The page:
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Monday, November 12, 2018

Guest post by William Matchin on SinFonIJA part 2

Last post, I discussed the main thrust of my comments at the roundtable. Now I raise some of the points raised by the keynote speakers and my thoughts on them.

Cedric Boeckx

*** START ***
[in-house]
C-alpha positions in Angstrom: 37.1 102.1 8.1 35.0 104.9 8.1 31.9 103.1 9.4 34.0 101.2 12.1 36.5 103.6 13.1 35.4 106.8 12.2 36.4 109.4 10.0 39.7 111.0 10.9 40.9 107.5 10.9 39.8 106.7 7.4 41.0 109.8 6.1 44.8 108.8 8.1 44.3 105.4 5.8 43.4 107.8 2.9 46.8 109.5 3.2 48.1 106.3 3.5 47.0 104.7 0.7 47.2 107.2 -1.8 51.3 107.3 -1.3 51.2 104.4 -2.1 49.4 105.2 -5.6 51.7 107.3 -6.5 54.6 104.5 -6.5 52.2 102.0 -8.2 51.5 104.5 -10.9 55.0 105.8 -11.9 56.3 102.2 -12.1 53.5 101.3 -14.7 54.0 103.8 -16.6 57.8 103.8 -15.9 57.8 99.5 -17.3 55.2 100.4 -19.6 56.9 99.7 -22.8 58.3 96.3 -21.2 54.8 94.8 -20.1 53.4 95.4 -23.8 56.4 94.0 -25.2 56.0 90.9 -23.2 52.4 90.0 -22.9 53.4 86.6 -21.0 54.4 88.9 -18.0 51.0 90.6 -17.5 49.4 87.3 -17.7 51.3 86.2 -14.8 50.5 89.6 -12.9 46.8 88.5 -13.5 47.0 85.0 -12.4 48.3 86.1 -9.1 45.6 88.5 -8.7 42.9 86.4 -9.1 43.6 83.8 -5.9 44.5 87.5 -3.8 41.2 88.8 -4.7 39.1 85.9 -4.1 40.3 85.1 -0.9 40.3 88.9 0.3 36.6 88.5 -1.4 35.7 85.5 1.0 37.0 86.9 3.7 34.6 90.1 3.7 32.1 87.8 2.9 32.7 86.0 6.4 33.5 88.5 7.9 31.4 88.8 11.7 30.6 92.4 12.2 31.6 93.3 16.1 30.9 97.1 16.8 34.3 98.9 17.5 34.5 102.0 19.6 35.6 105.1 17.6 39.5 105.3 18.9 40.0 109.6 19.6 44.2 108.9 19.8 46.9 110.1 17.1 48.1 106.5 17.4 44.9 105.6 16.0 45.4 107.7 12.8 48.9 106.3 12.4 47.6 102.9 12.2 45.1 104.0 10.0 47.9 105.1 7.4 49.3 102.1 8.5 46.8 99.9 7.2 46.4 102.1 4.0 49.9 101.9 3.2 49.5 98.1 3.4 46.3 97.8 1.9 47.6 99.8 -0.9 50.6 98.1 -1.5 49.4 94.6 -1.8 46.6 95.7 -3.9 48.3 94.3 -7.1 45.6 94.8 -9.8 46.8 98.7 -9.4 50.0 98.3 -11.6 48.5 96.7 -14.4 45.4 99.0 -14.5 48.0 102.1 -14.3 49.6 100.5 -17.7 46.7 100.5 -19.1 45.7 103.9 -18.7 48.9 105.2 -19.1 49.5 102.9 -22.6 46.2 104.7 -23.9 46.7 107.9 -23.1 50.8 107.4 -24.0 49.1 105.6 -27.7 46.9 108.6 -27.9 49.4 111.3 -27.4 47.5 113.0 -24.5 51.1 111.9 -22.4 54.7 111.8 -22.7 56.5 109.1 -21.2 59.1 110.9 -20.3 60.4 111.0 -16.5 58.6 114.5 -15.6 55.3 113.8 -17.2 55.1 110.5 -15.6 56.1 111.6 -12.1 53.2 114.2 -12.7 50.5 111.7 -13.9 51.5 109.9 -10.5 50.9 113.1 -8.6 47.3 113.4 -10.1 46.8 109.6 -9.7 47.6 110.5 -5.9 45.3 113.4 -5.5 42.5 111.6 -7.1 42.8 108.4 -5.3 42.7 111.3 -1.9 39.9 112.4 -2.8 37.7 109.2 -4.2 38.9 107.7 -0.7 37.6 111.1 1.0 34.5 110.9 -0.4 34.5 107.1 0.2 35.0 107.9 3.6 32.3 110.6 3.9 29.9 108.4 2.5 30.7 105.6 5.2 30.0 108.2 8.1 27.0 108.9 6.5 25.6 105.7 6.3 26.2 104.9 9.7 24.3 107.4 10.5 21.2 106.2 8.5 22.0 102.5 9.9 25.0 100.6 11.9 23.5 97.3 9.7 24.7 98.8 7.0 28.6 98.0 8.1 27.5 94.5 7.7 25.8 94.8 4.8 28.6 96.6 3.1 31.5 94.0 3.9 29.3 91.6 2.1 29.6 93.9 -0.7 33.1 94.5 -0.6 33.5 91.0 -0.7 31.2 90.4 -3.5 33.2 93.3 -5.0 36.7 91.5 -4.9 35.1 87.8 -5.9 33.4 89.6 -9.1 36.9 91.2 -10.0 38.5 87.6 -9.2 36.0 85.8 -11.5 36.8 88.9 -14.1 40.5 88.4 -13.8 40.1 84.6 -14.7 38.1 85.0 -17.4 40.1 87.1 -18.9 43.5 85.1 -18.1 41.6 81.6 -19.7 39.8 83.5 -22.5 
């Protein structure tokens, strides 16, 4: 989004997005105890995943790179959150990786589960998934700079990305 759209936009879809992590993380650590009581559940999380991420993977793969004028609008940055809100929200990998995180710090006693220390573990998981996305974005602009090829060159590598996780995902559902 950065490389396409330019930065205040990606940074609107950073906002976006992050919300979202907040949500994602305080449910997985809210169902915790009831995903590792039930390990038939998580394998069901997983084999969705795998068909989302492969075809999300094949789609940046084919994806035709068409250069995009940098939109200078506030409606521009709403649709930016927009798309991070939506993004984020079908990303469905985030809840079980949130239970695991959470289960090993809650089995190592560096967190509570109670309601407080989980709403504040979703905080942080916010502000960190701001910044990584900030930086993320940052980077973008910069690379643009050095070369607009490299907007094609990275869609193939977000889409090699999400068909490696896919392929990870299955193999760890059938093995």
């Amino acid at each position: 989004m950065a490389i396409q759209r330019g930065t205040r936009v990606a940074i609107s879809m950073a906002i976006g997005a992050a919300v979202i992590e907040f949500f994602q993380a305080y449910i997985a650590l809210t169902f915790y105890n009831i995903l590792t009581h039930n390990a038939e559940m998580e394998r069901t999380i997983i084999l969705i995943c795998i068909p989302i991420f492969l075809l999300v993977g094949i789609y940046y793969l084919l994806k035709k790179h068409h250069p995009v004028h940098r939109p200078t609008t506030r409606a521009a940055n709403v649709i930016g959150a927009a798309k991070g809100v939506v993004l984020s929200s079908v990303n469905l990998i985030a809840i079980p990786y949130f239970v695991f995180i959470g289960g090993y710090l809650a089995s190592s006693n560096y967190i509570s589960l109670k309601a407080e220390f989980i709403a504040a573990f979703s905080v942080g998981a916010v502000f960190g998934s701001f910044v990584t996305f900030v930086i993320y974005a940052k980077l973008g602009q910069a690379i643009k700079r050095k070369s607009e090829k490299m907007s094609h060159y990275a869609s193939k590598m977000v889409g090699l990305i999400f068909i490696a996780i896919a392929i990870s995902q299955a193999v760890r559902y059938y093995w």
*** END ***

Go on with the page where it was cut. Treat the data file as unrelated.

The standard perception of an outsider looking at formal linguistics (e.g., a psychologist or neuroscientist) is that rather than pursuing fundamental questions about the nature of the mind/brain, they are really philologists interested in the history and grammar of particular languages divorced from psychology and biology. Cedric’s talk and comments throughout the conference explicitly made this point – that linguists have overwhelmingly focused on the analysis of particular constructions and/or particular languages using the tools of generative grammar, but not really addressing the foundational questions driving the field: the basic architecture of the faculty of language (Humboldt’s problem), the relative contributions of its genetic and environmental components (Plato’s problem), how it is implemented in the human brain (Darwin’s problem), and how it evolved (Darwin’s problem). Readers of this blog are certainly aware that Norbert has repeatedly made this point (i.e. the linguist/languist distinction). Cedric’s presence at the conference amounted to being an evangelist for biolinguistics and a return to these core questions, with dire warnings about the future of the field (and job prospects) if linguists do not.